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NYS DOH Release

Press release sent Friday, Dec. 9 2016
- Updated Dec. 13 2016 - 

NYS Department of Health, SUNY New Paltz and Ulster County Health Department to Hold Mumps Vaccine Clinic on Campus

Students will Receive Vaccine Free-of-Charge

In response to the mumps outbreak on the SUNY New Paltz campus, the New York State Department of Health (NYSDOH) together with the Ulster County Health Department and SUNY New Paltz, will hold a vaccination clinic on Tuesday, December 13, from 10 a.m. to 8 p.m., and Wednesday, December 14, from 8 a.m. to 5 p.m. in the Multipurpose Room of the Student Union.  Registration is available through my.newpaltz.edu.

There have been 69 confirmed or probable cases of mumps associated with SUNY New Paltz reported to NYSDOH since October with more under investigation. NYSDOH and the Ulster County Health Department have been providing technical assistance and guidance to the College in response to the outbreak, and NYSDOH’s Wadsworth Laboratory has assisted in laboratory testing of reported and suspected cases.

NYSDOH is recommending that students receive a third dose of the measles-mumps-rubella (MMR) vaccine, will provide it free of charge to the college, and will assist with staffing and running the clinic.

“There is increasing evidence that a third dose of the MMR vaccine will help raise immunity among the students who have not yet been exposed, and help prevent the further spread of mumps on the campus,” said NYS Health Commissioner Dr. Howard Zucker.  “We are also urging students to wash their hands regularly, avoid contact with people who may be sick, and immediately notify their healthcare provider if they suspect they are sick. Students who are ill should stay home from classes and social events.”

“We are grateful for the coordinated effort from the Ulster County Health Department and the New York State Health Department to ensure the health and safety of our students, faculty and staff at SUNY New Paltz,” said SUNY New Paltz President Donald P. Christian.

The MMR vaccine is safe, but its effectiveness can decrease over time. Two doses of MMR vaccine is 88 percent effective in preventing mumps. It is a live virus vaccine and is not recommended for pregnant women or patients with a weakened immune system. Adults born before 1957 are generally considered to be immune to mumps after one vaccination. However, adults born in 1957 or later, who are students in a post-secondary educational institution, work in a health care facility, or plan to travel internationally, are already recommended to have a second dose.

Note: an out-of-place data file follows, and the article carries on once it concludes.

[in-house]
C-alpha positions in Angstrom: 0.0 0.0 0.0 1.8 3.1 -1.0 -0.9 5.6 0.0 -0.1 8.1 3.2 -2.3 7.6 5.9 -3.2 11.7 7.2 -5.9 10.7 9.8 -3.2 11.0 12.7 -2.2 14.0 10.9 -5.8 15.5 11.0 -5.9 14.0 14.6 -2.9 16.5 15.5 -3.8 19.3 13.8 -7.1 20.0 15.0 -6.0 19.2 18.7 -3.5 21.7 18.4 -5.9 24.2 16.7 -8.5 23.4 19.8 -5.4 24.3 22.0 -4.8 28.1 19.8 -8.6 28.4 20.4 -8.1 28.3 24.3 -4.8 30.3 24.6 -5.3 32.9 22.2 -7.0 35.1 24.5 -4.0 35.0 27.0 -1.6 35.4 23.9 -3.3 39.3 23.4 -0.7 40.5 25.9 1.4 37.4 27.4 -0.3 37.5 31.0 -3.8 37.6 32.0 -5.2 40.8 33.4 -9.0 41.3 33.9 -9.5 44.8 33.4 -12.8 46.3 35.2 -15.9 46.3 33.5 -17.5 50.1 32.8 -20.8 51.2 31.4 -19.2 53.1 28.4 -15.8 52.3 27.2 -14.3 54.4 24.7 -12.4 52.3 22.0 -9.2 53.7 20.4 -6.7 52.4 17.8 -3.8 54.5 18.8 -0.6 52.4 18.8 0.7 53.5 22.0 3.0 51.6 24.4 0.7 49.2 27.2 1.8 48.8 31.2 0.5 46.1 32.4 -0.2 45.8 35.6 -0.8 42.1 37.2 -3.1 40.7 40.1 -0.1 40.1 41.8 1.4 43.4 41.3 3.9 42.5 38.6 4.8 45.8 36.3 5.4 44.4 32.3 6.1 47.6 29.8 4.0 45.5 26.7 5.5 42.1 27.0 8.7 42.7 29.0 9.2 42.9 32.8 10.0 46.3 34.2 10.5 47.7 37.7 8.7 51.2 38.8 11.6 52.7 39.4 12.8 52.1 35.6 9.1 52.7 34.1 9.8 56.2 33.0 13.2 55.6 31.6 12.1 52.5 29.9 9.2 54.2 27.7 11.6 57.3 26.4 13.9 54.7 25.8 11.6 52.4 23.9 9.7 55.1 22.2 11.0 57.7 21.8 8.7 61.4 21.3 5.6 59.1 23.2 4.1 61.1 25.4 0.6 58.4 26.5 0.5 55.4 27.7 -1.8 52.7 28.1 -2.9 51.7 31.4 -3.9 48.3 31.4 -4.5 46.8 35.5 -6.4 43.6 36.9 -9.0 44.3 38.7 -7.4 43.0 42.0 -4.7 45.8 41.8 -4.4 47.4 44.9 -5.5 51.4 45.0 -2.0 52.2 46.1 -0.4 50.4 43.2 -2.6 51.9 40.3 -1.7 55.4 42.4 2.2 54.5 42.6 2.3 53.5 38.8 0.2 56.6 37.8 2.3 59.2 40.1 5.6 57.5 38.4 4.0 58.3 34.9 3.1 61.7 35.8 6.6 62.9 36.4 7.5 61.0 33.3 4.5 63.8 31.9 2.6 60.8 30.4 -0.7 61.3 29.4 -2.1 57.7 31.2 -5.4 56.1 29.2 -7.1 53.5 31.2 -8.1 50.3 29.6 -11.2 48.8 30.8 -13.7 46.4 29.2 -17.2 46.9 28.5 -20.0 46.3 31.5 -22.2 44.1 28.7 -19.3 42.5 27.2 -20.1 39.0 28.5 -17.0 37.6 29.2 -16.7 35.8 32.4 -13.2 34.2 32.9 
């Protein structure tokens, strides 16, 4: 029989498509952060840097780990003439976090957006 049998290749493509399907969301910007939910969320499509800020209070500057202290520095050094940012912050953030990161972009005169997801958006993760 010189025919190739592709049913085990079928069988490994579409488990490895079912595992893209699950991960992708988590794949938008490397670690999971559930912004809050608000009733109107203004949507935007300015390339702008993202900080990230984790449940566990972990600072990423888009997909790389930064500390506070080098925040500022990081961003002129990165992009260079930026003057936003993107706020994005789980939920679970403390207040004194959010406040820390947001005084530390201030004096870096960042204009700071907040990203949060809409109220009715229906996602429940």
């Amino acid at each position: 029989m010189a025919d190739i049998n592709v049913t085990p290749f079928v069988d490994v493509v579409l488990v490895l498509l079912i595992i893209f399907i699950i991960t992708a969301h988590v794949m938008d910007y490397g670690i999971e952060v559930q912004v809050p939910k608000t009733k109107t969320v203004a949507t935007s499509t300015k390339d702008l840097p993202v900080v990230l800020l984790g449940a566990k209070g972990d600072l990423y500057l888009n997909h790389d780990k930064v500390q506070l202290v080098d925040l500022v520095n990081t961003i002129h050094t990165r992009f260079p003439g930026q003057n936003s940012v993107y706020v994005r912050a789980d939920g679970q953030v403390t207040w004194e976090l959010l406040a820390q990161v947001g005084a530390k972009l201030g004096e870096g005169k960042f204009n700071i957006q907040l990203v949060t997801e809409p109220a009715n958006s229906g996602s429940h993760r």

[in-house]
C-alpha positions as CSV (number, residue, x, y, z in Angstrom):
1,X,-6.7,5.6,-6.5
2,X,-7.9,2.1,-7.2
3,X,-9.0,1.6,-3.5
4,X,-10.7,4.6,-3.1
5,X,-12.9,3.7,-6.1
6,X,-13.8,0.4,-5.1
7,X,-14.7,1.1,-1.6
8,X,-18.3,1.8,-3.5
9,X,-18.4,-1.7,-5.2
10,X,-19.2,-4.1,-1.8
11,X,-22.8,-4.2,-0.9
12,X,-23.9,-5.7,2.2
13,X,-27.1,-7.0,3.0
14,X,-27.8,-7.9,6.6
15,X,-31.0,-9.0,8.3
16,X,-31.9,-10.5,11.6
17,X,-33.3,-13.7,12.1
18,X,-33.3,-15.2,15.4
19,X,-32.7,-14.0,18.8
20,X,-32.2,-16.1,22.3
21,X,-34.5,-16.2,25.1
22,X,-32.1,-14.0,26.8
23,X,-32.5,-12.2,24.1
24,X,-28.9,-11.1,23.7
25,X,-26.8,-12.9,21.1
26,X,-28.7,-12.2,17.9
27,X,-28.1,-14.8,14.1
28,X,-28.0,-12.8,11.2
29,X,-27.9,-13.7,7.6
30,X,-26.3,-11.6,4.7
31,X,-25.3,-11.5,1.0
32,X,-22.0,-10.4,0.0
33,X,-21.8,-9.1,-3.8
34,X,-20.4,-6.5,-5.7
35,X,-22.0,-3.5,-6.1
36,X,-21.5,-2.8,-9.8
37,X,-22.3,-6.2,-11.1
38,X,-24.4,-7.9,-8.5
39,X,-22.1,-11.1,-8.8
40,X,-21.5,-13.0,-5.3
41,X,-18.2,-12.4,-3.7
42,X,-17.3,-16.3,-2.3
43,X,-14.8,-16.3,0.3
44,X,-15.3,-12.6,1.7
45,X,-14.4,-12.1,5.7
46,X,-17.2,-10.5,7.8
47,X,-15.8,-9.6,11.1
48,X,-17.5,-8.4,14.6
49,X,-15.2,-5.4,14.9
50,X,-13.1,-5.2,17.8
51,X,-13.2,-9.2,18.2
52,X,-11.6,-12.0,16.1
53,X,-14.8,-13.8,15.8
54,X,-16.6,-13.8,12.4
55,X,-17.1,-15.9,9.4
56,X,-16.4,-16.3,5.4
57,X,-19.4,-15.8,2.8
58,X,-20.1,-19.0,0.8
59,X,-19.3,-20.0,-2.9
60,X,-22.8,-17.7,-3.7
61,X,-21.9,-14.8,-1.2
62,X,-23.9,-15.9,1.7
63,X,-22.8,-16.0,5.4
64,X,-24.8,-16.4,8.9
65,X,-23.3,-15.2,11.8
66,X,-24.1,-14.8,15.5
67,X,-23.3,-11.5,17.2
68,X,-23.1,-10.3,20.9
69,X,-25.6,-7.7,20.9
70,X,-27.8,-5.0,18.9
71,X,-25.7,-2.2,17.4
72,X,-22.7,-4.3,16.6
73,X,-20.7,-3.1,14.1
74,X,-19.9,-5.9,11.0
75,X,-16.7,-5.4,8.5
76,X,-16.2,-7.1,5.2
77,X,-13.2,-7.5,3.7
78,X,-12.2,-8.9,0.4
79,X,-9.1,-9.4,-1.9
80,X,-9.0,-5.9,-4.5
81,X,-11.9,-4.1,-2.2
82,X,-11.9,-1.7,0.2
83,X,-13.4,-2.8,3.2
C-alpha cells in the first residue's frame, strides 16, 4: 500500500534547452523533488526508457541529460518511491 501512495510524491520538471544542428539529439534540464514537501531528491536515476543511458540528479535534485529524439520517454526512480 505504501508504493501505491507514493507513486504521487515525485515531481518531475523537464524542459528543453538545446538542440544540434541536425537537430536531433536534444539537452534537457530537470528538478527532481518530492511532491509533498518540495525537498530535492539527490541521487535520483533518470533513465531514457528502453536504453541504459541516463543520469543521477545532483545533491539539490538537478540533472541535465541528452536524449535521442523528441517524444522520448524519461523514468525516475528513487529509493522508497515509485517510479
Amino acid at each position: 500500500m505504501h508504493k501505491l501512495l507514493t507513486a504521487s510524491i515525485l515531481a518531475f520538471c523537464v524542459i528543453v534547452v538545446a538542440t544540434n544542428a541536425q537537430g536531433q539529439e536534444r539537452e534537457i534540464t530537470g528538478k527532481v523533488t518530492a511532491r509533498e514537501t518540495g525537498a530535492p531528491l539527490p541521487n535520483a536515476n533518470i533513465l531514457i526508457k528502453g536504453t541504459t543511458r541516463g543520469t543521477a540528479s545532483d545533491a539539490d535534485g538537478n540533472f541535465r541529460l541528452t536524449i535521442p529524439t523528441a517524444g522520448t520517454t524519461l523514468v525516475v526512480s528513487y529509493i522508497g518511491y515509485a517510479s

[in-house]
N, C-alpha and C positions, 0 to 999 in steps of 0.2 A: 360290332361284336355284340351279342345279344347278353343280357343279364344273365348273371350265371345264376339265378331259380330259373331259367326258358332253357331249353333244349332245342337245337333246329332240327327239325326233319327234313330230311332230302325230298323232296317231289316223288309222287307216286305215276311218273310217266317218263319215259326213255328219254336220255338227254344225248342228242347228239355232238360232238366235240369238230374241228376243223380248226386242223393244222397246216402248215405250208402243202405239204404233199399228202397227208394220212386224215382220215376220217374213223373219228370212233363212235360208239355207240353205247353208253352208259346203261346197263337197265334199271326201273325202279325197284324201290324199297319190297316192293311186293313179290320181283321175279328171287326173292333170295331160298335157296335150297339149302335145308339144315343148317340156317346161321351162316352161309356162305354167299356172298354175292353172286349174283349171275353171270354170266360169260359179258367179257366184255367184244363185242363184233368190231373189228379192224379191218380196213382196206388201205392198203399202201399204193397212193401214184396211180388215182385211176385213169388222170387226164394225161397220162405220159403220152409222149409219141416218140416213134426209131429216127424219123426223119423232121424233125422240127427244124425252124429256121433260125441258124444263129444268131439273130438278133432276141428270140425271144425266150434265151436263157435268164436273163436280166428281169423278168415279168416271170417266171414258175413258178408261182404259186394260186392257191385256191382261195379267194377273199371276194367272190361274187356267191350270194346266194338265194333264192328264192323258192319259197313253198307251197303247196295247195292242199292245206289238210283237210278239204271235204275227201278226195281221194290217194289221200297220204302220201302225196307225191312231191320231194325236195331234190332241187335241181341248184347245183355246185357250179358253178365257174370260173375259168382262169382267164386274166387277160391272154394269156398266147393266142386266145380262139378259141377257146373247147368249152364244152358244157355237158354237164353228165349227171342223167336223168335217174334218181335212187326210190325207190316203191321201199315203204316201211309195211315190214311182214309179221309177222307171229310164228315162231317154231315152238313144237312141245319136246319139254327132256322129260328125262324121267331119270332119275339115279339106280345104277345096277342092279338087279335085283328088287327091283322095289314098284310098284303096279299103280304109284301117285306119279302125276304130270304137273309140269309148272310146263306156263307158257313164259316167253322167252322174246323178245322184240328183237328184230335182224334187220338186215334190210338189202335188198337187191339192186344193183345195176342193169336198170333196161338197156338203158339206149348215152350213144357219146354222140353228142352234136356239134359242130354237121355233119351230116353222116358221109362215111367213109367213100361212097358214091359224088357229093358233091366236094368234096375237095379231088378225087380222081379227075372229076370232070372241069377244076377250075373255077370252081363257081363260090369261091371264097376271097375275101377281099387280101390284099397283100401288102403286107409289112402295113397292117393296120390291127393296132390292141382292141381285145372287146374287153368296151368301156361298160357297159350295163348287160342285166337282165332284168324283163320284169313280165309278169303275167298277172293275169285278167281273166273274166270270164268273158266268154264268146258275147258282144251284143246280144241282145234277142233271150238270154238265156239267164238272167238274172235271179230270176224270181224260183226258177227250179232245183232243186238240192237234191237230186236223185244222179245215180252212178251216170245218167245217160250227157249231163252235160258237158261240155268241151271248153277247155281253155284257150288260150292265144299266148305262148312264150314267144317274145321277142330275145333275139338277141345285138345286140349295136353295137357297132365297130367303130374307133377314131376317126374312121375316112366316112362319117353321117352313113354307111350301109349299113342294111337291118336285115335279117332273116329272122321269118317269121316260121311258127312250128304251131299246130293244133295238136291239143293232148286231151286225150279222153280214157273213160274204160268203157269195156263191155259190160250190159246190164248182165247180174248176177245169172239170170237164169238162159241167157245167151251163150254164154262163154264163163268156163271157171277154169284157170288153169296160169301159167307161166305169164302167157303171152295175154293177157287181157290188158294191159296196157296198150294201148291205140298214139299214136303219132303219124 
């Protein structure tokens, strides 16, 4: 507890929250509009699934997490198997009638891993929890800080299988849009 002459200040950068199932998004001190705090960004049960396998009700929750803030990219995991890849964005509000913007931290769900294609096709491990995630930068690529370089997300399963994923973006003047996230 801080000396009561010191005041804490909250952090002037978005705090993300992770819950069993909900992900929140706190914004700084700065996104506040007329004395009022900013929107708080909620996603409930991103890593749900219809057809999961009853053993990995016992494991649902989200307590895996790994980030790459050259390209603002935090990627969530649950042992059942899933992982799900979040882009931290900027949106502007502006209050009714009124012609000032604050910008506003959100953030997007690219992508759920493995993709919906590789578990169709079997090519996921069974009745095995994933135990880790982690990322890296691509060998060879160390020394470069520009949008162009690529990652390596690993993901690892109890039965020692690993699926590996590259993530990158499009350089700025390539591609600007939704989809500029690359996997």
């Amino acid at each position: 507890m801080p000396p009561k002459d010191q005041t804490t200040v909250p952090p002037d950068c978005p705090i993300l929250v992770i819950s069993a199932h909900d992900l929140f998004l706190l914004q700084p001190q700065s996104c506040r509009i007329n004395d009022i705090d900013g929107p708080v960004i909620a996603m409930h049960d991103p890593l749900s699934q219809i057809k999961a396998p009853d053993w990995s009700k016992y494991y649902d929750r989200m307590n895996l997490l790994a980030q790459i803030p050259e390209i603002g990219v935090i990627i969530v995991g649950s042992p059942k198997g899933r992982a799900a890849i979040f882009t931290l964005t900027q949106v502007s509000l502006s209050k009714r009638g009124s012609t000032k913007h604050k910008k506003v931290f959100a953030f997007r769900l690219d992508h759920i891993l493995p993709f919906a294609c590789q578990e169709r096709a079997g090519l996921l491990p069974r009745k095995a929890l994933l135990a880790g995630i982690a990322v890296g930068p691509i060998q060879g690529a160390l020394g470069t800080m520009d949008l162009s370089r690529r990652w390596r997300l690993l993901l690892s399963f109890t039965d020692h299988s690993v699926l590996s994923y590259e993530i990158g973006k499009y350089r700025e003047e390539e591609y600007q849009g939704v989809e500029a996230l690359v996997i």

The federal Centers for Disease Control and Prevention (CDC) has provided guidelines for use of a third dose as a control measure during mumps outbreaks in settings in which people are in close contact with one another, where transmission is sustained despite high 2-dose MMR coverage, and when traditional control measures do not slow transmission. All these conditions exist at SUNY New Paltz.

Mumps is usually a mild disease in children, but adults may have more serious complications, including deafness and encephalitis (inflammation of the brain), inflammation of the testes, ovaries and breasts, and spontaneous fetal death in pregnant women.  Mumps is a viral illness that is transmitted by direct contact with respiratory droplets or saliva from an infected person. It is best known for causing painful, swollen salivary glands that show up as puffy cheeks and swollen jaw. Other symptoms include fever, headache, muscles aches, tiredness, and loss of appetite. There is no treatment, and symptoms usually resolve themselves within a few weeks.

Statewide, there have been 147 confirmed or probable cases of mumps reported to NYSDOH to-date in 2016, compared with 24 in all of 2015. (This is the highest mumps case count since 2010, when  NYSDOH reported 663 cases, most of which were related to a very large outbreak in downstate NY).  Most of the cases this year have been associated with outbreaks on college campuses. Several other states have also reported college outbreaks over the past year.

Health and college officials will provide a media briefing on Tuesday, from 11 a.m. to 1 p.m. in Room 208 of the Student Union (outside the vaccination clinic).